15 Sept 2014 Oo Aung Facebook IrrawaddyOn 13 September 2014, police arrested female human rights defender (HRD) Phyu Hnin Htwe at her house in Patheingyi Township, Mandalay Region, and sent her to Monywa Prison, Sagaing Region, where she is currently being detained. Phyu Hnin Htwe is a second-year Burmese student at Mandalay’s Yadanabon University, and is also an activist and member of the All Burma Federation of Student Unions (ABFSU). She has helped farmers who have been forcibly evicted to make way for the infamous Chinese-backed Letpadaung copper mine in Sagaing Region, going to the Letpadaung area at weekends and supporting displaced farmers.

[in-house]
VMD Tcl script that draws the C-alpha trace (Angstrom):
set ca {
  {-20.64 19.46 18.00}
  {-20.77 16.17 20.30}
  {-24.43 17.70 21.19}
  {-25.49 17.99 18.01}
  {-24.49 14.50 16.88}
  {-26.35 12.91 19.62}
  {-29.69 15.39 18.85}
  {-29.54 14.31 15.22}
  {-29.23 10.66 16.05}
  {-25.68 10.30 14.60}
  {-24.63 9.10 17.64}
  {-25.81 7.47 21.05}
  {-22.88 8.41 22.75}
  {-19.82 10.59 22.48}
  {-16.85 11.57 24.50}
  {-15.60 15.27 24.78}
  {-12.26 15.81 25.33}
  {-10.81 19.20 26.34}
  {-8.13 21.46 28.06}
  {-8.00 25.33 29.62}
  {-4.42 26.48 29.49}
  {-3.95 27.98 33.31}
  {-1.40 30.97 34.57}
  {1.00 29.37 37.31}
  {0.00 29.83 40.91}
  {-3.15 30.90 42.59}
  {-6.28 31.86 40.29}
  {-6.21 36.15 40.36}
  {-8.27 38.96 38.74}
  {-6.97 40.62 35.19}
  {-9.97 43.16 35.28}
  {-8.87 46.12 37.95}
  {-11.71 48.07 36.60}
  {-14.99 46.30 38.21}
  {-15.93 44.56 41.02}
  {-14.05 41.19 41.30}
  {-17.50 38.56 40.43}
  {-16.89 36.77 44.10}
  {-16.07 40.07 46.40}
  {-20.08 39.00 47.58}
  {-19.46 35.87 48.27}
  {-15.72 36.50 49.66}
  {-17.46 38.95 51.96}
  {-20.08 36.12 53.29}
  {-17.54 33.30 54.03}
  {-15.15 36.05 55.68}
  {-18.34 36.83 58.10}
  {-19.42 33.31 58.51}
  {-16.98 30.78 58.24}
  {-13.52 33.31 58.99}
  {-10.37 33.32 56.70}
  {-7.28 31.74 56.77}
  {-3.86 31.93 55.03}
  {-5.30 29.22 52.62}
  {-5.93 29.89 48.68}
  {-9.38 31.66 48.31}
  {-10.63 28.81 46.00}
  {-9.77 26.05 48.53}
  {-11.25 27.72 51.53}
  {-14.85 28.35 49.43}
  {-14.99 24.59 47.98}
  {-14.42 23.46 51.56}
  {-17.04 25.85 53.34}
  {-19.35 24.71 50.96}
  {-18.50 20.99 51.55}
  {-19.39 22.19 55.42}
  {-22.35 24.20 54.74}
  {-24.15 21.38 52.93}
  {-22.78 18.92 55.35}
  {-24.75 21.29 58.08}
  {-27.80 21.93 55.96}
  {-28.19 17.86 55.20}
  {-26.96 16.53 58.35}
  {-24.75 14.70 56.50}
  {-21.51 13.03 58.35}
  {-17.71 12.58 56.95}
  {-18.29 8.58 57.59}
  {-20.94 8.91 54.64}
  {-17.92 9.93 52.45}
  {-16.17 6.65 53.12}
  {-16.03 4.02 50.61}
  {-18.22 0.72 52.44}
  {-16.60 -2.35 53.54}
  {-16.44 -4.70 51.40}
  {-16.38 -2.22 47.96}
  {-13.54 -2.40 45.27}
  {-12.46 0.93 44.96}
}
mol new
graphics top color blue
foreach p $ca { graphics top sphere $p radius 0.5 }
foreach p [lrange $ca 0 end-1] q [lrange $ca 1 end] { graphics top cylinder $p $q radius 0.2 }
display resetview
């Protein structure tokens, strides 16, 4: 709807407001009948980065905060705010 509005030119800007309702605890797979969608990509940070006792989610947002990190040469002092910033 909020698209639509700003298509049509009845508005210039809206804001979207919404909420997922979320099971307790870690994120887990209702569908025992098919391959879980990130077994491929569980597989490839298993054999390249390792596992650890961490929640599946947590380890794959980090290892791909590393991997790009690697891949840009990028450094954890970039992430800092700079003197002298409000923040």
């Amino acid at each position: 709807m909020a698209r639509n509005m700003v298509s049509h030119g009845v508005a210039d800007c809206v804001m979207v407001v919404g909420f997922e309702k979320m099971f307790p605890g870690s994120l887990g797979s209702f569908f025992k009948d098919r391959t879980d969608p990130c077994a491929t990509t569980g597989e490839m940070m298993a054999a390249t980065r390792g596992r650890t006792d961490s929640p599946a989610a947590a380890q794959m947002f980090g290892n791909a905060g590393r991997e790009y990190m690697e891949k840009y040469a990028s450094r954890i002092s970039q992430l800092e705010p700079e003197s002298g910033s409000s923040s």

Her arrest ostensibly relates to a murky incident that took place on 18 May of this year. Two Chinese workers – employees of Wanbao company, the main company involved in the joint venture – were seized from the Letpadaung area, taken to a monastery in Hsete Village, and held there for about 30 hours. The incident followed efforts by Wanbao employees to restart measuring plots of land for which compensation had not even been provided, in spite of villagers’ protests, thereby provoking their anger.

As a result, Phyu Hnin Htwe and six villagers were charged with kidnapping and abduction under Articles 364 and 368 of the Penal Code, which prescribe sentences of up to ten years’ imprisonment. While the case against five of the villagers was quickly dropped, charges still remain against Phyu Hnin Htwe and local villager Win Kyaw, neither of whom attended court in May […]